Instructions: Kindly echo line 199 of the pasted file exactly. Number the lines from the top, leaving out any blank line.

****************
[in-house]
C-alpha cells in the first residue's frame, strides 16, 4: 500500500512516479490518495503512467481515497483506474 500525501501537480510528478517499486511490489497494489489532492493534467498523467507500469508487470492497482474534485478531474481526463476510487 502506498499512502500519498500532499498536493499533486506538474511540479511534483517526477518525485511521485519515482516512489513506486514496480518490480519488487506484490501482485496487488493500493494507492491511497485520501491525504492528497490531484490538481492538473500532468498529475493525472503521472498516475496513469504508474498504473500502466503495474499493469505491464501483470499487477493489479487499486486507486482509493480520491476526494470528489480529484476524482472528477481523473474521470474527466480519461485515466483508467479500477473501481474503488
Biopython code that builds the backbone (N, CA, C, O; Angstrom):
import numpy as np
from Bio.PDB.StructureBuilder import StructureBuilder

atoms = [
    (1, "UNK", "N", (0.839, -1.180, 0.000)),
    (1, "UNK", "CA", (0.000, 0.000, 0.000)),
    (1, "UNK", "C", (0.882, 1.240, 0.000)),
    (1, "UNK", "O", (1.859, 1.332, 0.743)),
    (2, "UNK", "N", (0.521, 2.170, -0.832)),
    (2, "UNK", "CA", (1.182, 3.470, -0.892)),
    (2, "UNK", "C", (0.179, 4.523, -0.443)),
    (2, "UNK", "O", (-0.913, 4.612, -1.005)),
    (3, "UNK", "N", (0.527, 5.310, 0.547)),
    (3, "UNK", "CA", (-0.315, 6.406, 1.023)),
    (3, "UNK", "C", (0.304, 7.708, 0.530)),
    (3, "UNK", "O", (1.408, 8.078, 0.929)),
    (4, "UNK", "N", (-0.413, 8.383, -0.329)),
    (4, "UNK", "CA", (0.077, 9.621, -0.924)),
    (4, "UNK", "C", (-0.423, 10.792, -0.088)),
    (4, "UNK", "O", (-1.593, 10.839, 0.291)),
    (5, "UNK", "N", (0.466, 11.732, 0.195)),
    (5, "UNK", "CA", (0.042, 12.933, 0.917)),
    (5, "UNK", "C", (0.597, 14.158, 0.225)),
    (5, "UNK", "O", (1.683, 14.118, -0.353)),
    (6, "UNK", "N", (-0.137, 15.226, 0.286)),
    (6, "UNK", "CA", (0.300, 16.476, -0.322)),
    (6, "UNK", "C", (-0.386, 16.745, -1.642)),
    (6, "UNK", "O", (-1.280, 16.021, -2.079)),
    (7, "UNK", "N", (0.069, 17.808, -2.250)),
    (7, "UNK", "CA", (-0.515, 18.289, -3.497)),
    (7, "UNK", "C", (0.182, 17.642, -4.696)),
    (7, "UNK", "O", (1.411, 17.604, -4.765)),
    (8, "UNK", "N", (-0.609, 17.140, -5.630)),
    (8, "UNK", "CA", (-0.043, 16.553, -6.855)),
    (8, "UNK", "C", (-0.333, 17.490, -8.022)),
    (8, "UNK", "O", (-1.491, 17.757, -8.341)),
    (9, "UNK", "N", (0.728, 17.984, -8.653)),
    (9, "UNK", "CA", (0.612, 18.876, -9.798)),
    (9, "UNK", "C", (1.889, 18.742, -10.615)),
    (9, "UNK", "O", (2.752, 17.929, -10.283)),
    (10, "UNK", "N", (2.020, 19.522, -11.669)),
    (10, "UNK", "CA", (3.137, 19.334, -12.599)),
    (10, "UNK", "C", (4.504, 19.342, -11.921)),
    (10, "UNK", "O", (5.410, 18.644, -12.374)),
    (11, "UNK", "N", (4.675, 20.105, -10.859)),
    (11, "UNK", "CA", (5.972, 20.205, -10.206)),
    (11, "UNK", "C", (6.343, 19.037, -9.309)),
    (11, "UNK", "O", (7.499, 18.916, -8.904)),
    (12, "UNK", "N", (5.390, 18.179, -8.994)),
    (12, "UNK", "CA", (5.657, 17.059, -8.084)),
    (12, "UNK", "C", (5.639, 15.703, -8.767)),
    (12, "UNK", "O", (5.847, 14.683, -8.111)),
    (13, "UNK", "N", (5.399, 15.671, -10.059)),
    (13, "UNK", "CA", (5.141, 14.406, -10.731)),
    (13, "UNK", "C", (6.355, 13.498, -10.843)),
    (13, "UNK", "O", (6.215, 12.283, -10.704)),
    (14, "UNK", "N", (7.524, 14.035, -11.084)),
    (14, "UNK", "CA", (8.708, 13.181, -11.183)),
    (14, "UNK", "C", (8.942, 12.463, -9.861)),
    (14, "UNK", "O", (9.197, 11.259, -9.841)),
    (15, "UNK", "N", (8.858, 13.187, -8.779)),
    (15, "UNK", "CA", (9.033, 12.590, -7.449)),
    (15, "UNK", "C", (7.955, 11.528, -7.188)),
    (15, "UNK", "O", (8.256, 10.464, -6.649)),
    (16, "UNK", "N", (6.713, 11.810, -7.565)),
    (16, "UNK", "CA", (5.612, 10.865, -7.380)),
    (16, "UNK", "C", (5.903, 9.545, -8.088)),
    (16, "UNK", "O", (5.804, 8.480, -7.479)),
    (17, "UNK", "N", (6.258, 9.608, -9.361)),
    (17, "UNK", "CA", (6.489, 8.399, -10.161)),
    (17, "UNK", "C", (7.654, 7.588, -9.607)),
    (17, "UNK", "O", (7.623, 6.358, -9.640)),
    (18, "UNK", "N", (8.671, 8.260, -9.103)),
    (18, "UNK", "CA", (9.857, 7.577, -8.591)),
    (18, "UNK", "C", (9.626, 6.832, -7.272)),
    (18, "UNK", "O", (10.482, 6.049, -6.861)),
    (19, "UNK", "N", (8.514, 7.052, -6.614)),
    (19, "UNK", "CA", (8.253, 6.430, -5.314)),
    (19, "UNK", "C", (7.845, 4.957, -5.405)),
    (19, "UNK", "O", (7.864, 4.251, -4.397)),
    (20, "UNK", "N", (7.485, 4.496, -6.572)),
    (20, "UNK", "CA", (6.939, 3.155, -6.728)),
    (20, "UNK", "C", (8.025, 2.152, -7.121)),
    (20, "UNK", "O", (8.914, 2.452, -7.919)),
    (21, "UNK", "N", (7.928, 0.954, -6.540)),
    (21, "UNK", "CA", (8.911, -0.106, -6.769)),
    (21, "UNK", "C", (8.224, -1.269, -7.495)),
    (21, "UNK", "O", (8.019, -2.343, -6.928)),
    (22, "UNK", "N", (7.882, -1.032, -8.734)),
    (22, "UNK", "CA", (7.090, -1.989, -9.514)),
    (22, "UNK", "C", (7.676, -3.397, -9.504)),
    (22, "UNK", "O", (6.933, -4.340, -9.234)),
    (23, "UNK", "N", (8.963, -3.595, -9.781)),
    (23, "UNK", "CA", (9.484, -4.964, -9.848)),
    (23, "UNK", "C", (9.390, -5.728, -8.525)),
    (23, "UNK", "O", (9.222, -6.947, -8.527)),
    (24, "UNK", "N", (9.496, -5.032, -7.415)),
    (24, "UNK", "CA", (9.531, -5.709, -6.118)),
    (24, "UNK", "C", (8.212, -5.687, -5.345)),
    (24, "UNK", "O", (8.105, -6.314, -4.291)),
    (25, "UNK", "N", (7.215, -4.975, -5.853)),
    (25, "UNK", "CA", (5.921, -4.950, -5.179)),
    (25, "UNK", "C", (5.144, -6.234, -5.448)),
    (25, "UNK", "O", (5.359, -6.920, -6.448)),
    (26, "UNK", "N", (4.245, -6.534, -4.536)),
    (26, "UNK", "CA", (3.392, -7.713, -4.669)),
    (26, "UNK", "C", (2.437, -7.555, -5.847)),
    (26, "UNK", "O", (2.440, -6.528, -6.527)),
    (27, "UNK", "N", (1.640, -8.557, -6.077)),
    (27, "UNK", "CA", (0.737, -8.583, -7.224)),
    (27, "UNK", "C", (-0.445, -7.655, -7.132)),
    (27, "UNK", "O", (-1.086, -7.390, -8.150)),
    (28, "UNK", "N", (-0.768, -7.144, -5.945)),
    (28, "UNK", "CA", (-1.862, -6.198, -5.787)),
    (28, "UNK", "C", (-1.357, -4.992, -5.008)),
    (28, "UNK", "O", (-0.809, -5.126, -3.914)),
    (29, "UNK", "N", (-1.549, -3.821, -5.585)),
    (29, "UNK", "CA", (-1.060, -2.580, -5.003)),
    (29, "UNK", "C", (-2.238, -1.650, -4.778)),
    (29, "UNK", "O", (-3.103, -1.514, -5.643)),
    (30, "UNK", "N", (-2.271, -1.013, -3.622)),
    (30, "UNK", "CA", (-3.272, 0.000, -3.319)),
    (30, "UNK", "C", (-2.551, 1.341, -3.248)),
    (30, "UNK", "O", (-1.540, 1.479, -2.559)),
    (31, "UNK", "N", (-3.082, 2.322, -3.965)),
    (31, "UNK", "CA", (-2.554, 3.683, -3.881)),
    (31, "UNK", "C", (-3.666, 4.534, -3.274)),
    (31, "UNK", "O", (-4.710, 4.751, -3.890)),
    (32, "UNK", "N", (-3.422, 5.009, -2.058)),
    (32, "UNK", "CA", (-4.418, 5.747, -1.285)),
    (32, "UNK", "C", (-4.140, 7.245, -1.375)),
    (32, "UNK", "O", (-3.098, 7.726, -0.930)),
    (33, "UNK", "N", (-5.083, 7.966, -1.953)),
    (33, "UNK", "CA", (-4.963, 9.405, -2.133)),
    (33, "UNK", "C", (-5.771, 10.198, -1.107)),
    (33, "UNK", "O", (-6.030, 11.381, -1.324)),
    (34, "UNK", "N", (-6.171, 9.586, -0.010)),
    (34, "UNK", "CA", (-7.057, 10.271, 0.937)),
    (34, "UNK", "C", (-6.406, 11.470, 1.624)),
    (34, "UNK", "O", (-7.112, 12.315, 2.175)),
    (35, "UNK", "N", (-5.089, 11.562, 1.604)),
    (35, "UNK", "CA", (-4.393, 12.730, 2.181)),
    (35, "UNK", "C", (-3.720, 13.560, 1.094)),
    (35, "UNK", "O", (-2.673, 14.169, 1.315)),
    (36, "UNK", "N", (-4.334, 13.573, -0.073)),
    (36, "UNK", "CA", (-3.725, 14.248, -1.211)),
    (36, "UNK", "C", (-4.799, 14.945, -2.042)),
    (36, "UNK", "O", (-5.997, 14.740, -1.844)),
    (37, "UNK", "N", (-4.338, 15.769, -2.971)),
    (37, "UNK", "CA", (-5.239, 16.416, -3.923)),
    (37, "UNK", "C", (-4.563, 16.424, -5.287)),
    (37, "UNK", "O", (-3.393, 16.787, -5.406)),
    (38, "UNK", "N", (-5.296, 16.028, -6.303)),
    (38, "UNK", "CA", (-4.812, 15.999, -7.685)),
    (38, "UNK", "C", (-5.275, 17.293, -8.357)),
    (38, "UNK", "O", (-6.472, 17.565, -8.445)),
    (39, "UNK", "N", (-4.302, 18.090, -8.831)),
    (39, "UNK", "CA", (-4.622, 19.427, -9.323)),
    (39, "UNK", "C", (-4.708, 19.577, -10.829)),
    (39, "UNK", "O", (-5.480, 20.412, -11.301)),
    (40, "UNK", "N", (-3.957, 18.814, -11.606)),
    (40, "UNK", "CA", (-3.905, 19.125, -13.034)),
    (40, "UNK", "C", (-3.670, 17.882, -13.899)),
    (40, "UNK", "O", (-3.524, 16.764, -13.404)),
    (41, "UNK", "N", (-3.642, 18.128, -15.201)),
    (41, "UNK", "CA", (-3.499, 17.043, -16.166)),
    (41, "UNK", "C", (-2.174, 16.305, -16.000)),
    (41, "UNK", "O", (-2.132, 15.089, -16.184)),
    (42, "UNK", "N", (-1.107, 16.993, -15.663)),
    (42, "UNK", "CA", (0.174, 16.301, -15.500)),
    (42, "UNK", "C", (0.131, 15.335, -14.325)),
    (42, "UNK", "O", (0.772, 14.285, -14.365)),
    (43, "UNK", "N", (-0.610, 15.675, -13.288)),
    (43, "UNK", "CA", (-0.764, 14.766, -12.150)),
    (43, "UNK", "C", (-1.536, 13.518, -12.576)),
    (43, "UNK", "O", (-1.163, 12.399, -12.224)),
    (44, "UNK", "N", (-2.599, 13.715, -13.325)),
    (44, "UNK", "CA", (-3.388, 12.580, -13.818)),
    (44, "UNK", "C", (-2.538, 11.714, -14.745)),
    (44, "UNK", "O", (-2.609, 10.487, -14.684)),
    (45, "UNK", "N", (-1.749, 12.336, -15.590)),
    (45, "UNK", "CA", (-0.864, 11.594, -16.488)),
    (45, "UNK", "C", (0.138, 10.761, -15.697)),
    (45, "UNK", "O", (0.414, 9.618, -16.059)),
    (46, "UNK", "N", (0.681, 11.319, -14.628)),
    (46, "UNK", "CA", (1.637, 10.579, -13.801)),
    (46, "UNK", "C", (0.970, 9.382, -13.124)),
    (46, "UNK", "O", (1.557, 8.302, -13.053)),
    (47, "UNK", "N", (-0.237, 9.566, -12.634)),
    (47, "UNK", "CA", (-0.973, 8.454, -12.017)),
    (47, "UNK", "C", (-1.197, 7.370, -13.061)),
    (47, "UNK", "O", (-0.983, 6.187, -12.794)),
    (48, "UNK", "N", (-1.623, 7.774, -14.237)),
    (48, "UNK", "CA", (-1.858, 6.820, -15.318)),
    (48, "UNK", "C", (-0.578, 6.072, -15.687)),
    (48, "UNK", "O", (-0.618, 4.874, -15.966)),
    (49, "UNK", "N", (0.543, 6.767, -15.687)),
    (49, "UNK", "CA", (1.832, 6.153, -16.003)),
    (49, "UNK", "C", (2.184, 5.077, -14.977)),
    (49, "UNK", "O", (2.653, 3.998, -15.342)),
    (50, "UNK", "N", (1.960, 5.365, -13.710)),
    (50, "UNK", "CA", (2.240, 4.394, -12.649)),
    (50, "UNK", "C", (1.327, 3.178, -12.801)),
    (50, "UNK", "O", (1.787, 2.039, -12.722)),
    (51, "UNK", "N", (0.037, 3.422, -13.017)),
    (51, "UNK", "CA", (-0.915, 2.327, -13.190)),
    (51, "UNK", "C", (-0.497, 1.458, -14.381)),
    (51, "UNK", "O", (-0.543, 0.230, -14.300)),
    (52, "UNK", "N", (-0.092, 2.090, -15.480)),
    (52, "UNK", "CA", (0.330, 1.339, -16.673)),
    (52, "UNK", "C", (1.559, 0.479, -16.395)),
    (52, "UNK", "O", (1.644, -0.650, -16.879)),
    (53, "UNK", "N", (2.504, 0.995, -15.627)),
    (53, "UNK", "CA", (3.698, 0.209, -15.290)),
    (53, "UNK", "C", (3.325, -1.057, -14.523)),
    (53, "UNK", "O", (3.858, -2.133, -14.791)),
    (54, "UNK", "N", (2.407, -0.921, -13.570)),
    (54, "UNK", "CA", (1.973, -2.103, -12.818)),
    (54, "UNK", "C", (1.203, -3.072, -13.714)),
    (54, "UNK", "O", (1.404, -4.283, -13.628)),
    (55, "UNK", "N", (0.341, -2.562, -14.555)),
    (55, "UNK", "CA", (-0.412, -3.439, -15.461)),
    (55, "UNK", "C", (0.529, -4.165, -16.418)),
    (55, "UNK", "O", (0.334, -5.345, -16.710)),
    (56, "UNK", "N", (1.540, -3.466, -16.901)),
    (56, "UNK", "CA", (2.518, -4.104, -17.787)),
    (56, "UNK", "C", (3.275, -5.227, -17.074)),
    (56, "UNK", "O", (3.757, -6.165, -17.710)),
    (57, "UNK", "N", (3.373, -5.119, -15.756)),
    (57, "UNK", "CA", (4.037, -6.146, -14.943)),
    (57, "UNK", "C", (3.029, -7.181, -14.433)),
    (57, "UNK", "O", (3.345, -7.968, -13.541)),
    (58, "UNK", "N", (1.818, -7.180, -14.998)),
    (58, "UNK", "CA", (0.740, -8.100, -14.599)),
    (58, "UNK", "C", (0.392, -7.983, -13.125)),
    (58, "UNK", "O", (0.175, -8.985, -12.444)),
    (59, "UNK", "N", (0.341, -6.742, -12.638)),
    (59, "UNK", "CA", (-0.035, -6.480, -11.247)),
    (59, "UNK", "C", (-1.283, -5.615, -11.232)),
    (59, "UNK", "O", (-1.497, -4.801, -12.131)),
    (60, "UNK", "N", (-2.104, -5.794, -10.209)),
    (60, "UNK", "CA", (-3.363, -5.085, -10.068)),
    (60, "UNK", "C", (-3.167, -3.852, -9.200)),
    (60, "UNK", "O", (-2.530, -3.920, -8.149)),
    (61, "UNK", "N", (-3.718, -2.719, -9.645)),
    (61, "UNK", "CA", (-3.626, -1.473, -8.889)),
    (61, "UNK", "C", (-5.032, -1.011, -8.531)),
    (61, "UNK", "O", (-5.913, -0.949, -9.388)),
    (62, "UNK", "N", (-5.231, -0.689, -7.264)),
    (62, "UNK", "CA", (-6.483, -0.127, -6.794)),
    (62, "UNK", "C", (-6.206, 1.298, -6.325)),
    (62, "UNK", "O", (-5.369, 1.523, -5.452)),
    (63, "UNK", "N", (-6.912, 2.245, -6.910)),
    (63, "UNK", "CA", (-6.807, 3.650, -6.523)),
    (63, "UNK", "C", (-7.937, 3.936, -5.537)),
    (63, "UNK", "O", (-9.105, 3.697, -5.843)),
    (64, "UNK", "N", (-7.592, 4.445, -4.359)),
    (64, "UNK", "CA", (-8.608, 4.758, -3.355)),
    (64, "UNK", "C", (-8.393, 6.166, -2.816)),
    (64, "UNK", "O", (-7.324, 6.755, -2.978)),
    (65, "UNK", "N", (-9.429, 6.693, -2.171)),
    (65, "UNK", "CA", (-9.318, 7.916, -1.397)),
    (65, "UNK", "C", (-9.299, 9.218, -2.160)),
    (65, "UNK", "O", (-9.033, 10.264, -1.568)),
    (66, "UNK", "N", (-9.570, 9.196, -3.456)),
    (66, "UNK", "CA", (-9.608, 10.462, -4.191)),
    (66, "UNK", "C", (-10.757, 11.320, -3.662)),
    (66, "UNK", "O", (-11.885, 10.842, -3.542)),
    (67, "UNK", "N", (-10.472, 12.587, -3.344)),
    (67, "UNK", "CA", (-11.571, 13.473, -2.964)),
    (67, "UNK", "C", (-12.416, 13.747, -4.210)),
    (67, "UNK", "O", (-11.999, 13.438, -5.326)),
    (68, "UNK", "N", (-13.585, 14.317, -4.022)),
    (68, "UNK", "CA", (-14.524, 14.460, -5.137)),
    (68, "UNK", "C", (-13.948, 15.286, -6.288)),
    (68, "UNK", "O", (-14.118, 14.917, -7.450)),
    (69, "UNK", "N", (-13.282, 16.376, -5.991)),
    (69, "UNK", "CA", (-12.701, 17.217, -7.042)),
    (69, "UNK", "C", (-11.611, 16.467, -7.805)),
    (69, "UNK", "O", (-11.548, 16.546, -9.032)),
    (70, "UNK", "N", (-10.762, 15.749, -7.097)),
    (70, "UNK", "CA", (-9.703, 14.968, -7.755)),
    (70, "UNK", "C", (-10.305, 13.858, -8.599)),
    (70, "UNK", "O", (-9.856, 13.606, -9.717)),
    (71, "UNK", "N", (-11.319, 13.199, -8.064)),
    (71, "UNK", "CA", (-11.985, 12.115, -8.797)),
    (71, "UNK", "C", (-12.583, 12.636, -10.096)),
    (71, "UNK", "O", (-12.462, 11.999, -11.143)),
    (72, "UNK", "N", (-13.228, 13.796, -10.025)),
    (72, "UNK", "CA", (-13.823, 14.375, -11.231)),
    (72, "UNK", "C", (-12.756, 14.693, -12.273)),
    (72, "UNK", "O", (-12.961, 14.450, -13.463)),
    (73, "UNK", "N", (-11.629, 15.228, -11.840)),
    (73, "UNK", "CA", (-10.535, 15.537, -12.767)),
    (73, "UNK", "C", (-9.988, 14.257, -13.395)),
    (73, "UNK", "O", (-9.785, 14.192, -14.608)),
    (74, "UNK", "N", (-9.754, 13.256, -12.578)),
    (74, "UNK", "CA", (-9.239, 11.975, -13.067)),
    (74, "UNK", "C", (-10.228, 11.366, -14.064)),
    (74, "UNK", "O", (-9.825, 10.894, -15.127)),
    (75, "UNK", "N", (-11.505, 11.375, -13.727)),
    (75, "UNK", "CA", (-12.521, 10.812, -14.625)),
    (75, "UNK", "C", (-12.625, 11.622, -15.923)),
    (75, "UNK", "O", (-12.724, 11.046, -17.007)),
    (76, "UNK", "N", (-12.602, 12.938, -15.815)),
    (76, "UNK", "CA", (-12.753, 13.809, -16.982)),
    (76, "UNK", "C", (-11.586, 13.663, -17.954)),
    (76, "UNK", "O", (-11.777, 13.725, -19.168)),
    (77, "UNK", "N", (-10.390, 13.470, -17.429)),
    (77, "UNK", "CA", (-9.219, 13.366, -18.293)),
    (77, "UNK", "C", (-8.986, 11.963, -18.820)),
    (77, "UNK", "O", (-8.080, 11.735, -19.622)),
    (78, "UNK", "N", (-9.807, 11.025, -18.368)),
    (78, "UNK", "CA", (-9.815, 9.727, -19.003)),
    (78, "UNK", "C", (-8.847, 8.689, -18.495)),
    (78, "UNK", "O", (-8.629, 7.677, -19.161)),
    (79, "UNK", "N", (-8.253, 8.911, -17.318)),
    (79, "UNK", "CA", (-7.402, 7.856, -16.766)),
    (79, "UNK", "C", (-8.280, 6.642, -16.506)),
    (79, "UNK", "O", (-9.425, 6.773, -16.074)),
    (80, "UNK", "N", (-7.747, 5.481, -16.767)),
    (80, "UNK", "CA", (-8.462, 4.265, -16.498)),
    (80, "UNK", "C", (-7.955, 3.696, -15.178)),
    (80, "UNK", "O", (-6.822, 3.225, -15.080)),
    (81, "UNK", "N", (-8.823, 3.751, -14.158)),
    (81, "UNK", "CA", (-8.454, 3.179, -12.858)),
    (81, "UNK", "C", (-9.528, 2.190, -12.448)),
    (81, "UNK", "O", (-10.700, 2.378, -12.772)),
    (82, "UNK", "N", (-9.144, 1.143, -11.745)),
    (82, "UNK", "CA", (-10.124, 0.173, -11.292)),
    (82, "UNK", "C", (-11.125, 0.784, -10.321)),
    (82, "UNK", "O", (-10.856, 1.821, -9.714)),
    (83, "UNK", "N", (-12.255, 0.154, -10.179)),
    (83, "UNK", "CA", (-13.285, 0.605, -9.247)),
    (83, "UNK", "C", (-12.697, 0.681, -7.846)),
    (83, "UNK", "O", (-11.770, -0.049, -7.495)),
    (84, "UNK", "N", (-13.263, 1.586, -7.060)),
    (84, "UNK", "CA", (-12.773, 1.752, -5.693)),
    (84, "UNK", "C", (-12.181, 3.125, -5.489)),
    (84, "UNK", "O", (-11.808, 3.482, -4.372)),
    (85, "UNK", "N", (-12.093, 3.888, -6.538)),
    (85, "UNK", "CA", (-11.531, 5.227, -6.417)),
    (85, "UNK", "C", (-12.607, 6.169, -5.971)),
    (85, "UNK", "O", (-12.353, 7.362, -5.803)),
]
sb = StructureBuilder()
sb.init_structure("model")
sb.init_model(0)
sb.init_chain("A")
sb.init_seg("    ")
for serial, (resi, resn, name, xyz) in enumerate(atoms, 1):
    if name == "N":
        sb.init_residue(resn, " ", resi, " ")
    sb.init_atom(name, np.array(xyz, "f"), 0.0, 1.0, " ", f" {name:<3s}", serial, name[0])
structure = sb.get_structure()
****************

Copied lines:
    (49, "UNK", "N", (0.543, 6.767, -15.687)),